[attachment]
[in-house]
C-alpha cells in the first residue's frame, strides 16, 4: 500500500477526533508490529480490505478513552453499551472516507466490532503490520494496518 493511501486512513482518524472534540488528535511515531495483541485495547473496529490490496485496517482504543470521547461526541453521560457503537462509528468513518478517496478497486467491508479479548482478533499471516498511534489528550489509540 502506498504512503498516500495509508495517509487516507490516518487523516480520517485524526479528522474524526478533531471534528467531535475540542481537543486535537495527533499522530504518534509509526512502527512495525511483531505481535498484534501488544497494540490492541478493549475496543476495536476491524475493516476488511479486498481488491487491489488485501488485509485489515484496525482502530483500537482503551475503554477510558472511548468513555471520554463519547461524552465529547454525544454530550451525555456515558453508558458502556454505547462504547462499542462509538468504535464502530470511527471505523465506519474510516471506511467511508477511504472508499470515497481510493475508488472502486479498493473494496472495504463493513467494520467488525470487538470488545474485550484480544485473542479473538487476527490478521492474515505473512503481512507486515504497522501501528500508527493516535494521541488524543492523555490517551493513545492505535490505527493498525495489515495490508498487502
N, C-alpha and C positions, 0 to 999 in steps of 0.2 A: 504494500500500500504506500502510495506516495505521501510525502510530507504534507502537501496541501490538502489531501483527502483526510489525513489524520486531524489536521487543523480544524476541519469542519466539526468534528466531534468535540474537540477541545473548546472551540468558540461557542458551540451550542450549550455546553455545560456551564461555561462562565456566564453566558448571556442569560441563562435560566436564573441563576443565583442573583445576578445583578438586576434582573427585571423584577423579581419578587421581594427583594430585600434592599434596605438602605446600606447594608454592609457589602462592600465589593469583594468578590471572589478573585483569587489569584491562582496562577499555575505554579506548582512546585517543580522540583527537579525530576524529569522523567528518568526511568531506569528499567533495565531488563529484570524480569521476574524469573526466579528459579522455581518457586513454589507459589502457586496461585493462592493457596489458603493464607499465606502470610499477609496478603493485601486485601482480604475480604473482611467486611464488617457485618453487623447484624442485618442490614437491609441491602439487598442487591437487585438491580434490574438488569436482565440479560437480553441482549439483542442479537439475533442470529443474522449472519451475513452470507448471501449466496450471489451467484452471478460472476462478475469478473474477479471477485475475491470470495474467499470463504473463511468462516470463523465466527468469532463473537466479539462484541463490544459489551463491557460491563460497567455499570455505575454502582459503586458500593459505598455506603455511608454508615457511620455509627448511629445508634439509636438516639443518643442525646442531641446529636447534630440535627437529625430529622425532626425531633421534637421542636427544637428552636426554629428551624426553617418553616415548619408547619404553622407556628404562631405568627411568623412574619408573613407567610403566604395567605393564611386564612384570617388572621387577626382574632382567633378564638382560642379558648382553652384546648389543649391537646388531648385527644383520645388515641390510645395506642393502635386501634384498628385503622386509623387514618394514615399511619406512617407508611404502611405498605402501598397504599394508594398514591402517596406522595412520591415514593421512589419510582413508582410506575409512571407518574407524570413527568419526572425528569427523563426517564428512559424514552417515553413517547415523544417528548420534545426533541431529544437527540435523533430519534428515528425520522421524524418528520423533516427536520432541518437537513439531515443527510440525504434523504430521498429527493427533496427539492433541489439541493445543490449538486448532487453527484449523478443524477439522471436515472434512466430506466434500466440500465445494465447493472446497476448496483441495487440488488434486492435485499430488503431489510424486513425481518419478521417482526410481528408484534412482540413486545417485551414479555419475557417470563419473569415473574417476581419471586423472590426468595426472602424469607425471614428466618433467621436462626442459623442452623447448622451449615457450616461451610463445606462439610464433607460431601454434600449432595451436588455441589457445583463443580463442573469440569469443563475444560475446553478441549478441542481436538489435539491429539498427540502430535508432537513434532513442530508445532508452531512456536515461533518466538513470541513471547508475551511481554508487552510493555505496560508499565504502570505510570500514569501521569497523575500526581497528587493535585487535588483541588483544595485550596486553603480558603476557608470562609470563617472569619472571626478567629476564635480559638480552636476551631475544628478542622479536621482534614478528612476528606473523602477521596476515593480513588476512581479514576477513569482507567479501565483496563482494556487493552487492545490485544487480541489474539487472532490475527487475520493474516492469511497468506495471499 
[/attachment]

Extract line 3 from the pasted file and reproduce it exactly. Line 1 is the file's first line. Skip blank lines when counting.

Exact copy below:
N, C-alpha and C positions, 0 to 999 in steps of 0.2 A: 504494500500500500504506500502510495506516495505521501510525502510530507504534507502537501496541501490538502489531501483527502483526510489525513489524520486531524489536521487543523480544524476541519469542519466539526468534528466531534468535540474537540477541545473548546472551540468558540461557542458551540451550542450549550455546553455545560456551564461555561462562565456566564453566558448571556442569560441563562435560566436564573441563576443565583442573583445576578445583578438586576434582573427585571423584577423579581419578587421581594427583594430585600434592599434596605438602605446600606447594608454592609457589602462592600465589593469583594468578590471572589478573585483569587489569584491562582496562577499555575505554579506548582512546585517543580522540583527537579525530576524529569522523567528518568526511568531506569528499567533495565531488563529484570524480569521476574524469573526466579528459579522455581518457586513454589507459589502457586496461585493462592493457596489458603493464607499465606502470610499477609496478603493485601486485601482480604475480604473482611467486611464488617457485618453487623447484624442485618442490614437491609441491602439487598442487591437487585438491580434490574438488569436482565440479560437480553441482549439483542442479537439475533442470529443474522449472519451475513452470507448471501449466496450471489451467484452471478460472476462478475469478473474477479471477485475475491470470495474467499470463504473463511468462516470463523465466527468469532463473537466479539462484541463490544459489551463491557460491563460497567455499570455505575454502582459503586458500593459505598455506603455511608454508615457511620455509627448511629445508634439509636438516639443518643442525646442531641446529636447534630440535627437529625430529622425532626425531633421534637421542636427544637428552636426554629428551624426553617418553616415548619408547619404553622407556628404562631405568627411568623412574619408573613407567610403566604395567605393564611386564612384570617388572621387577626382574632382567633378564638382560642379558648382553652384546648389543649391537646388531648385527644383520645388515641390510645395506642393502635386501634384498628385503622386509623387514618394514615399511619406512617407508611404502611405498605402501598397504599394508594398514591402517596406522595412520591415514593421512589419510582413508582410506575409512571407518574407524570413527568419526572425528569427523563426517564428512559424514552417515553413517547415523544417528548420534545426533541431529544437527540435523533430519534428515528425520522421524524418528520423533516427536520432541518437537513439531515443527510440525504434523504430521498429527493427533496427539492433541489439541493445543490449538486448532487453527484449523478443524477439522471436515472434512466430506466434500466440500465445494465447493472446497476448496483441495487440488488434486492435485499430488503431489510424486513425481518419478521417482526410481528408484534412482540413486545417485551414479555419475557417470563419473569415473574417476581419471586423472590426468595426472602424469607425471614428466618433467621436462626442459623442452623447448622451449615457450616461451610463445606462439610464433607460431601454434600449432595451436588455441589457445583463443580463442573469440569469443563475444560475446553478441549478441542481436538489435539491429539498427540502430535508432537513434532513442530508445532508452531512456536515461533518466538513470541513471547508475551511481554508487552510493555505496560508499565504502570505510570500514569501521569497523575500526581497528587493535585487535588483541588483544595485550596486553603480558603476557608470562609470563617472569619472571626478567629476564635480559638480552636476551631475544628478542622479536621482534614478528612476528606473523602477521596476515593480513588476512581479514576477513569482507567479501565483496563482494556487493552487492545490485544487480541489474539487472532490475527487475520493474516492469511497468506495471499 